Don’t get nervous! Yes, you do see sliced green olives in this mixture of ground beef, veggies, a bit of seasoning, and tomato sauce; but I assure you that they don’t overpower the flavor while at the same time adding a lot to it.
If that makes any sense. And, really, even if it doesn’t; you want to try this beef! I made it to serve in tacos, with fresh romaine, onion, tomato, and jerk sauce in place of the cheese and sour cream, and it was a hit with everyone.
•1 lb ground beef
•1 tsp seasoned salt
•3/4 tsp mixed freshly ground Tellicherry, green and white peppercorns
•1/4 tsp Aleppo pepper
•1-1/4 cup diced red, yellow, and orange sweet pepper
•1 cup diced onion
•4 garlic cloves, minced
•2 Chipotles in adobo, sliced
•1/4 cup Red wine*
•2/3 cup sliced pimiento stuffed green olives (about 36)
•1-3/4 cup my Best! Doctored Tomato Sauce
•1/2 cup water
*Red wine note: I pour leftover red wine (not that that happens too often) into an ice cube tray and freeze, then stash the cubes in a plastic bag for cooking. I used 2 cubes, or about 4 tablespoons, or 1/4 cup in this recipe.
Warm a drizzle of canola oil over medium-high heat in a large pan, then add the ground beef, salt, and ground peppers.
Sauté, breaking the meat up, until cooked through, then remove to a colander to drain, leaving a bit of the oil and cooking fat in the pan.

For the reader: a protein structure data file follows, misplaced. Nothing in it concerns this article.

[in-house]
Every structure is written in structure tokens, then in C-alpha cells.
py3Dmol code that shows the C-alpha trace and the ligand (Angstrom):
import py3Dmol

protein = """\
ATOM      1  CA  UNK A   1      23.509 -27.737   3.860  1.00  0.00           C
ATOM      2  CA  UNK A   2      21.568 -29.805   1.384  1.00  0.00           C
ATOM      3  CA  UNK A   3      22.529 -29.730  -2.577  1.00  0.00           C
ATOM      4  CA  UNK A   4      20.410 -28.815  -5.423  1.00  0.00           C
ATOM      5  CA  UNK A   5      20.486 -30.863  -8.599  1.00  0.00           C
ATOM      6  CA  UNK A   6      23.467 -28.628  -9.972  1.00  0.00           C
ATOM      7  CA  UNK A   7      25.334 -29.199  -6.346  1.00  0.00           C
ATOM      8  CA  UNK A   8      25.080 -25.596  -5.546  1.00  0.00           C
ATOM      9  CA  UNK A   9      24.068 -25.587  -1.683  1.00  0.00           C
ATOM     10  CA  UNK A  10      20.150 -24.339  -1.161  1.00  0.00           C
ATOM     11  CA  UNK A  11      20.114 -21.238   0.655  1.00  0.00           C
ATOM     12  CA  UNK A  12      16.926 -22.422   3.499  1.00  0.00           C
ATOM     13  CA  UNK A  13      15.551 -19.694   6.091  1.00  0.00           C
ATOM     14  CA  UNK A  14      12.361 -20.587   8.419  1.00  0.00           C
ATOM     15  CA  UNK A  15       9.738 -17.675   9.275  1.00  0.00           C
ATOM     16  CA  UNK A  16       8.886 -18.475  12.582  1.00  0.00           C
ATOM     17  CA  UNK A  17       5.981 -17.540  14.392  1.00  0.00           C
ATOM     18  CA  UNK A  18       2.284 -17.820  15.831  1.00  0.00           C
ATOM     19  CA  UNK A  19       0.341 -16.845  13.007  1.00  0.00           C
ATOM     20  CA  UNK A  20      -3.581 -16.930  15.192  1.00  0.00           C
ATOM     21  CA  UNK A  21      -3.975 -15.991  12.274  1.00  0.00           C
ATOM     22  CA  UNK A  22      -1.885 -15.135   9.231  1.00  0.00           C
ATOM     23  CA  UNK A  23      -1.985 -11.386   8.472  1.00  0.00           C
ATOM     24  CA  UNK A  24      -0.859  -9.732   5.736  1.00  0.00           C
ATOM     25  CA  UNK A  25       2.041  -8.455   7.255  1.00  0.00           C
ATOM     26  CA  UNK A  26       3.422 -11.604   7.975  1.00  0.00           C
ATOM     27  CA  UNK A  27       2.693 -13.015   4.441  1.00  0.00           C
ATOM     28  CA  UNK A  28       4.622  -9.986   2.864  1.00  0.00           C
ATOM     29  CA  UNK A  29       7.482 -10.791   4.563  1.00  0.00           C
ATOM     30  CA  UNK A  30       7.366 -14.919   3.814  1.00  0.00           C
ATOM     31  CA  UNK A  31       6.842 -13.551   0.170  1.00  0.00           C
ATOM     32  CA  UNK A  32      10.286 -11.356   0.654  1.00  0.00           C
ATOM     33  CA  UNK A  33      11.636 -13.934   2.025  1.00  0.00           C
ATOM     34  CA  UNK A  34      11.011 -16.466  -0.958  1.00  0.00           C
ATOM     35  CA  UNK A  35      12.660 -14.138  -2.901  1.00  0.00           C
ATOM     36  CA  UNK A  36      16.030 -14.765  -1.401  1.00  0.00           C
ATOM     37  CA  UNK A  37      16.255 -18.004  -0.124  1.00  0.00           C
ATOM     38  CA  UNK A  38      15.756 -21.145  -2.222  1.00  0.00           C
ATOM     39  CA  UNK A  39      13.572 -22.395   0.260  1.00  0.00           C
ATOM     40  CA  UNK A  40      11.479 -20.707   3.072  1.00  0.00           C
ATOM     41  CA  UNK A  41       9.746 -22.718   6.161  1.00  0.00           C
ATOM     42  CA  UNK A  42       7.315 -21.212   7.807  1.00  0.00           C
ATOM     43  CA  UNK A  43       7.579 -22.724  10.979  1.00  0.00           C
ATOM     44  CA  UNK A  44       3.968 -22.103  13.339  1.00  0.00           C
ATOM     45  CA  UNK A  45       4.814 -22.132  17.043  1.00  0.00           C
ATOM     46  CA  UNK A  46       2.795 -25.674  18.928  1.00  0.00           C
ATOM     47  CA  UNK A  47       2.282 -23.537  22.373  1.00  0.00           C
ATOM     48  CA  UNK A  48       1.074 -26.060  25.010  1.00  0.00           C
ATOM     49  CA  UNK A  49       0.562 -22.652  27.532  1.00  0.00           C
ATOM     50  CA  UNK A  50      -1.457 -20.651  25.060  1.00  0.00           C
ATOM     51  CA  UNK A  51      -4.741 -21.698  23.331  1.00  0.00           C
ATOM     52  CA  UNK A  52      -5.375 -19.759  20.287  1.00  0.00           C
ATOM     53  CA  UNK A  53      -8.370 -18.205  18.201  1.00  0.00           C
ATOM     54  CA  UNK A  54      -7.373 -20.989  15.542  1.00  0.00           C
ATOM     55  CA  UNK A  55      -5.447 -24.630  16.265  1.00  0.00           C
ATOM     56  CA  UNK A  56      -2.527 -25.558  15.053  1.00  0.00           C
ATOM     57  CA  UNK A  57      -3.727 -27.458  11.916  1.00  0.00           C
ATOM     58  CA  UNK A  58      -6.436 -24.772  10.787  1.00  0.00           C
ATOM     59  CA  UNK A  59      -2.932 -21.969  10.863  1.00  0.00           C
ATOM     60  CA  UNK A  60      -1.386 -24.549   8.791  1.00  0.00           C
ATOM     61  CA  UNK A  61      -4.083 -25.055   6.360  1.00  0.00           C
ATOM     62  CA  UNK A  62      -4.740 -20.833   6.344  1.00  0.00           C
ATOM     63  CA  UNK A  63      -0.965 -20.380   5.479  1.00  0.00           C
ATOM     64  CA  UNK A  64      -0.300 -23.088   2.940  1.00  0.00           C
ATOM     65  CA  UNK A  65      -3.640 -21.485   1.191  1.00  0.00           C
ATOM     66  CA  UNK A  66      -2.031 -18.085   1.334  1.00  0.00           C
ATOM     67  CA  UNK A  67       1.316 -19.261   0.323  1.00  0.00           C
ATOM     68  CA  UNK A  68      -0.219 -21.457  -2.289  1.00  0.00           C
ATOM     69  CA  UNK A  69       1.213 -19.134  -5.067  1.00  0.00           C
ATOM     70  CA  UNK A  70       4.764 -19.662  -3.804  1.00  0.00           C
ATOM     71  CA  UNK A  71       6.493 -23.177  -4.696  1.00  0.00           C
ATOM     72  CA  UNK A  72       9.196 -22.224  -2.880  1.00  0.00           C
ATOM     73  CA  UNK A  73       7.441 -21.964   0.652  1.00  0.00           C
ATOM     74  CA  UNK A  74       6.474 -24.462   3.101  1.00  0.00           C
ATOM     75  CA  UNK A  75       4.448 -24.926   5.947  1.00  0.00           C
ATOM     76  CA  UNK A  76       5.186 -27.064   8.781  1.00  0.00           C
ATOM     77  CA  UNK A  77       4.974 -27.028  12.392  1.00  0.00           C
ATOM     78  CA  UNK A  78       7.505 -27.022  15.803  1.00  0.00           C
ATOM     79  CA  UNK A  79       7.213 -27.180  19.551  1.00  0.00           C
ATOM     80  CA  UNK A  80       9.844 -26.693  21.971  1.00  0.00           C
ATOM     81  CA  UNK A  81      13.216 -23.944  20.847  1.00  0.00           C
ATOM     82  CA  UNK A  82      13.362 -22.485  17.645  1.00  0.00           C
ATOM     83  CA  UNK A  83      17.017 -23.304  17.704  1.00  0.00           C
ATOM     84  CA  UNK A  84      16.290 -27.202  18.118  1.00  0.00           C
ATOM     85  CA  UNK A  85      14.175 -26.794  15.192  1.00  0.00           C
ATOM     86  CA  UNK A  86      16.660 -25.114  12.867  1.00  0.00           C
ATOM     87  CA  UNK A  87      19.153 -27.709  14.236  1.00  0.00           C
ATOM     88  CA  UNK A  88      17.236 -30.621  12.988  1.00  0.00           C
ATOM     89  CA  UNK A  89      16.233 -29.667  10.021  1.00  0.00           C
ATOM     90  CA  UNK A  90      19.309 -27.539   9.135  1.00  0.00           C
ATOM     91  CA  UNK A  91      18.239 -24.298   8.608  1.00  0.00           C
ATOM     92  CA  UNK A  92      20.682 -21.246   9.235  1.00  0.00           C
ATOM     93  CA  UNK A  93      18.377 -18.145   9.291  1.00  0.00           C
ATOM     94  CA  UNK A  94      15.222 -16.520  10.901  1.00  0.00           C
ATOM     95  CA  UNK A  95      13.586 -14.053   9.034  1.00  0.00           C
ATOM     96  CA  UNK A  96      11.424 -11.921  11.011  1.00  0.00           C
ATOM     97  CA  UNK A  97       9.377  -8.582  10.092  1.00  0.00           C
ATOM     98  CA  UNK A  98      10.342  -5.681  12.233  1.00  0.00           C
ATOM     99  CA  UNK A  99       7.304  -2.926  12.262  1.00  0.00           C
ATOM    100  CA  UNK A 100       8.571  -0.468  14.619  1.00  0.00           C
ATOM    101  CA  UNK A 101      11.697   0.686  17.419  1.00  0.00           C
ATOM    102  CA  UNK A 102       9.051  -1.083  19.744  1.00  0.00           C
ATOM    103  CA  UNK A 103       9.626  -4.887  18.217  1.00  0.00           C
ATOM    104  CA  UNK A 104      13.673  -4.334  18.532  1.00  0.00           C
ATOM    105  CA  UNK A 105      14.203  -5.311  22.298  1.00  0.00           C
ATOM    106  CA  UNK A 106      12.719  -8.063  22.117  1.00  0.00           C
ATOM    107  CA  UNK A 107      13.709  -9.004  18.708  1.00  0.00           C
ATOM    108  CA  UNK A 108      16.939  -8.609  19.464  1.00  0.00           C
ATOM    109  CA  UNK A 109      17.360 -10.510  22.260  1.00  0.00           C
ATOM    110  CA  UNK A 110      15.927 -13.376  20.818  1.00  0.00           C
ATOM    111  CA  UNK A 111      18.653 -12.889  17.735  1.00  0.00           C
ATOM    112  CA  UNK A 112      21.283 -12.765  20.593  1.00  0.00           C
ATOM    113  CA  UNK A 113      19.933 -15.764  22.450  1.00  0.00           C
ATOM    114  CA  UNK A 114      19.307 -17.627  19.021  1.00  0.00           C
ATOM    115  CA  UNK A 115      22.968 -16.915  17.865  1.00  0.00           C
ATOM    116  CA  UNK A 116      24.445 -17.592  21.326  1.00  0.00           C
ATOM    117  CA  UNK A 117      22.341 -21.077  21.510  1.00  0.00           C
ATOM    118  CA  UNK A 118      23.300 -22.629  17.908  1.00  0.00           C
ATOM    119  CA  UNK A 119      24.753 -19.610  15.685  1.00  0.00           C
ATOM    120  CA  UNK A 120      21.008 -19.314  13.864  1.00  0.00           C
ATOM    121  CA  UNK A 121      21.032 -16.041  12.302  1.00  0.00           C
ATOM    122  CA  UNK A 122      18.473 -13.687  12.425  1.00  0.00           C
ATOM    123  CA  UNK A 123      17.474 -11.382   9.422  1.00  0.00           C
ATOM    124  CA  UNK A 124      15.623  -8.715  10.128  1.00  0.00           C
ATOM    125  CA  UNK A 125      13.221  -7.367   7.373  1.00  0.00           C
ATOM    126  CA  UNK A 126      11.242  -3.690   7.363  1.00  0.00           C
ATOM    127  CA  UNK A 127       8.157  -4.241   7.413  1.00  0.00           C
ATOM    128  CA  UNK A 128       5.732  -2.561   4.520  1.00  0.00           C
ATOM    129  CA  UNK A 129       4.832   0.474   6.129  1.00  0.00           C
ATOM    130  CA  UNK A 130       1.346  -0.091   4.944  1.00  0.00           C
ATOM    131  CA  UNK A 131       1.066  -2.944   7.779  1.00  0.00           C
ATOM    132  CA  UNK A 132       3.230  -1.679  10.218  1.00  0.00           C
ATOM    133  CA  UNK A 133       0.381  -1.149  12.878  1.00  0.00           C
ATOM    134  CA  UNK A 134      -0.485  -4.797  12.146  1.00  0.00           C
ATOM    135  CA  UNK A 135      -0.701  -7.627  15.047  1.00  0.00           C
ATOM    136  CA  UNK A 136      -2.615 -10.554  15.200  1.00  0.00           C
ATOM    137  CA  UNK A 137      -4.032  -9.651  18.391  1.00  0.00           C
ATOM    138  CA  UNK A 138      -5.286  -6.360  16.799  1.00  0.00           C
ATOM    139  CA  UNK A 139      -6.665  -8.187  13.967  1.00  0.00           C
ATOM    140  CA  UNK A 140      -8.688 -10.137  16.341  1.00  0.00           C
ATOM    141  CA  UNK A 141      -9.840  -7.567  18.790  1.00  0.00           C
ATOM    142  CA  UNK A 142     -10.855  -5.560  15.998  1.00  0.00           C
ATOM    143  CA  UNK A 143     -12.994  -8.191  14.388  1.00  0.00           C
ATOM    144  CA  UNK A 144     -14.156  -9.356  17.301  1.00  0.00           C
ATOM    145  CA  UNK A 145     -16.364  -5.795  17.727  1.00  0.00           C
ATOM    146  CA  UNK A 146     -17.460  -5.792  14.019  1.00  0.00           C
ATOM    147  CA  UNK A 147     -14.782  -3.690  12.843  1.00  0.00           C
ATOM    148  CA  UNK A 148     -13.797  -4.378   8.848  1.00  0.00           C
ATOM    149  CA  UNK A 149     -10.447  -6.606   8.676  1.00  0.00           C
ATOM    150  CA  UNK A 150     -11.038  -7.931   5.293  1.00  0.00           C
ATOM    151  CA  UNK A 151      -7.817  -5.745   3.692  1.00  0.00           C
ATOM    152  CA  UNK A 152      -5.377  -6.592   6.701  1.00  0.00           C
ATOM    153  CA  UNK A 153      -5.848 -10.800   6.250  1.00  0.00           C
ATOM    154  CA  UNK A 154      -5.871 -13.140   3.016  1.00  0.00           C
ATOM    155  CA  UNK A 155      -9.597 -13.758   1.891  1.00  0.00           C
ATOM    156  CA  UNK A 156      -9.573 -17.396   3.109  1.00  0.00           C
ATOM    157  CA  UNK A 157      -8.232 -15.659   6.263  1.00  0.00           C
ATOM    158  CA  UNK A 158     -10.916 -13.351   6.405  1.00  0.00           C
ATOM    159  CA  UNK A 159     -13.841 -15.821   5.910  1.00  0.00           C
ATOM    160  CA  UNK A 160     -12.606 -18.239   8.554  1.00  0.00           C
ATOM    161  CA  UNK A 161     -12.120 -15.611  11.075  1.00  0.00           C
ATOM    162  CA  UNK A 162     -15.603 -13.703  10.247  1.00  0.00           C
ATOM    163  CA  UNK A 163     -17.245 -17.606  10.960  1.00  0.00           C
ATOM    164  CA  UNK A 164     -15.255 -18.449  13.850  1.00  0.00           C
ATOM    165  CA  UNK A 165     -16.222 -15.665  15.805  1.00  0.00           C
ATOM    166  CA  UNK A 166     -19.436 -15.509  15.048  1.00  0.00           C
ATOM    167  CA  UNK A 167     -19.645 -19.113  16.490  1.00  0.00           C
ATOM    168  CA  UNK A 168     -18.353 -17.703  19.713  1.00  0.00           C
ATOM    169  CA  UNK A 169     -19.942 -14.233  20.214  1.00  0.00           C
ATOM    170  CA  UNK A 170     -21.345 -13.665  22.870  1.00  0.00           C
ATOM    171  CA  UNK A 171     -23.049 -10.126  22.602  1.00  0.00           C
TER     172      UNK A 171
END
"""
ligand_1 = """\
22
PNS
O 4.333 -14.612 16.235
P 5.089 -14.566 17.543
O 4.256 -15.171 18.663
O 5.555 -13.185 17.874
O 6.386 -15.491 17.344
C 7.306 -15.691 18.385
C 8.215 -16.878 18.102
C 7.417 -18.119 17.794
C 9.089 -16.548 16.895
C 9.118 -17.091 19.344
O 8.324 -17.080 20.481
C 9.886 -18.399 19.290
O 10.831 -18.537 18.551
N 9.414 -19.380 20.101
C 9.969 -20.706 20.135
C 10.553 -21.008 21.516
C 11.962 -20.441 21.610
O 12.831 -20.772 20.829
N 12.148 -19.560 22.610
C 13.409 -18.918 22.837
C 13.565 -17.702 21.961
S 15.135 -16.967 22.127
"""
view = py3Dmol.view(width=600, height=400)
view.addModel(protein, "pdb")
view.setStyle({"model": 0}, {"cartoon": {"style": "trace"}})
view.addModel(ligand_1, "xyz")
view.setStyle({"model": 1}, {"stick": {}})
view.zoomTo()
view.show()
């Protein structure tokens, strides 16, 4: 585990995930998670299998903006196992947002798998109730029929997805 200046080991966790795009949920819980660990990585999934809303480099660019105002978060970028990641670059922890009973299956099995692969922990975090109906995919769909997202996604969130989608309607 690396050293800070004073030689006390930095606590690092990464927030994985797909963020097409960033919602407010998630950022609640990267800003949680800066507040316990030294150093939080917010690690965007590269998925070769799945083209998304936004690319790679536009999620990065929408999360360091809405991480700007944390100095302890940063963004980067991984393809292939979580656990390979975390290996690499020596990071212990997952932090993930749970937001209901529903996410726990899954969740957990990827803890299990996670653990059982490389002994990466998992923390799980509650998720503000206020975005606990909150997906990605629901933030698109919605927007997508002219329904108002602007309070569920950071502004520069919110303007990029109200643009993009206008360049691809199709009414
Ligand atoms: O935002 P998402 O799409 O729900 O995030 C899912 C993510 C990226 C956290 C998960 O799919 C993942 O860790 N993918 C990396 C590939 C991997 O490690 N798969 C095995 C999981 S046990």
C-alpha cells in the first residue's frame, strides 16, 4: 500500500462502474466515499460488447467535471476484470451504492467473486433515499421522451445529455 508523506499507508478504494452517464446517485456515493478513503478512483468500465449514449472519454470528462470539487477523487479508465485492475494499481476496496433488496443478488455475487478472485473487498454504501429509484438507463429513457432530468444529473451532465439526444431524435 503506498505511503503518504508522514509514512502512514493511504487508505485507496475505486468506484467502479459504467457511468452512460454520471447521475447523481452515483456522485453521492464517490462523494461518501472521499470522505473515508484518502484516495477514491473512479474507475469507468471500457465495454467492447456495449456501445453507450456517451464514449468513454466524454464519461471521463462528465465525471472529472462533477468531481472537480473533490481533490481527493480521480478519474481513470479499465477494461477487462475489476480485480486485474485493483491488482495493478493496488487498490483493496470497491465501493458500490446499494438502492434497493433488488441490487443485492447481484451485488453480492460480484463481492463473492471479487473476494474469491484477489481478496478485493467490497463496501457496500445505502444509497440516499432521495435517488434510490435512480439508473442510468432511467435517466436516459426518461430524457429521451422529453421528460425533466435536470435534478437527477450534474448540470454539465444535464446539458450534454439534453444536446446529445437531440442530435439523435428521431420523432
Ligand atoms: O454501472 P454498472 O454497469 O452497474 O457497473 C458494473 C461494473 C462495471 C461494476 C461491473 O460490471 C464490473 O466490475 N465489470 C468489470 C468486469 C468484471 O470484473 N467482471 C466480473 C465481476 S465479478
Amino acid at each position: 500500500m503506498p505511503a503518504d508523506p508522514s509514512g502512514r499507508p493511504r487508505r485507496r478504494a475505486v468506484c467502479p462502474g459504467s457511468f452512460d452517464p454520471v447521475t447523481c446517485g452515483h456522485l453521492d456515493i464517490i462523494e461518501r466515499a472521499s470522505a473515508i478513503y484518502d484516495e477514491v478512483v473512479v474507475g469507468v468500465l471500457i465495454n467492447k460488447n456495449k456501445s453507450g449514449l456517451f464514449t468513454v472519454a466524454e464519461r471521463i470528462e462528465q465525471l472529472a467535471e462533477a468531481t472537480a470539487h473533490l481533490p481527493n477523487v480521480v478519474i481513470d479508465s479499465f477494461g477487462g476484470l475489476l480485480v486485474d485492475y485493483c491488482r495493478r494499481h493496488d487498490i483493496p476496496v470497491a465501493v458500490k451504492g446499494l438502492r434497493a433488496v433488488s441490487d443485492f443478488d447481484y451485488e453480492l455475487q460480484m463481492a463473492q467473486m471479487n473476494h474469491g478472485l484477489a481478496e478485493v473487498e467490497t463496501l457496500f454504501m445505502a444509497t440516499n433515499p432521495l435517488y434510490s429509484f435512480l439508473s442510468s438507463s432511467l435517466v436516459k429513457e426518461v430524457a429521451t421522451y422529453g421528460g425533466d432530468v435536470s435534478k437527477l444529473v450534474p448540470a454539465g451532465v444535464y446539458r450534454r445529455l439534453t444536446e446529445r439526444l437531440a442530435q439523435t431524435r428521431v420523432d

Add the onion and garlic and sauté for five minutes, then add the sweet peppers and chipotles, along with a drizzle of red wine* to deglaze the pan and continue cooking for another four minutes.
Add the drained ground beef, green olives, tomato sauce and water, then bring to a simmer and cook over medium-low heat for another 25 minutes.
Let rest for ten minutes, then serve.
As I mentioned above, this recipe was really, really good in corn tacos, and the flavor was such that they actually tasted better without adding cheese or sour cream – even Rich thought so, and he loves his cheese and cream – so think about this as a kindofa light taco option.
For Tacos: toast a corn tortilla for 20 to 30 seconds per side in a hot, dry skillet over medium high heat.
Add the Cuban beef and top with shredded lettuce, sliced grape tomatoes, and red onion.
I wouldn’t say ‘no’ to a bit of hot jalapeño nacho slices either.
Sprinkle with some Jerk Sauce (I really like Busha Browne’s) and a small drizzle of honey-French dressing (check out that recipe tomorrow).
I also tried this filling out in a quesadilla, adding a bit of Swiss cheese, because that’s what I had in the cheese drawer, and it was good; but I thought the cheese with the Cuban beef was just a bit too much. I still served it with the lettuce, tomato, onion, jalapeño slices, jerk sauce and honey French dressing.
Mebbe it was the cheese, mebbe it was the flour tortilla; it just was not as most excellent as the cheese-less corn taco.
For quesadillas: layer the cheese and beef in the center of a large (10 or 12 inch) flour tortilla, then cook in a quesadilla maker or sandwich press for four minutes, or, arrange the meat and cheese on one side of the tortilla, fold in half and cook in a hot skillet for three to four minutes per side.
All things considered, I’m sticking with the tacos.
Rich was thinking that the beef would be a fine chili base; which got me to thinking about Cincinnati 5-way style chili; with spaghetti and onion and beans (and yes, mebbe some cheese) layered with the beef.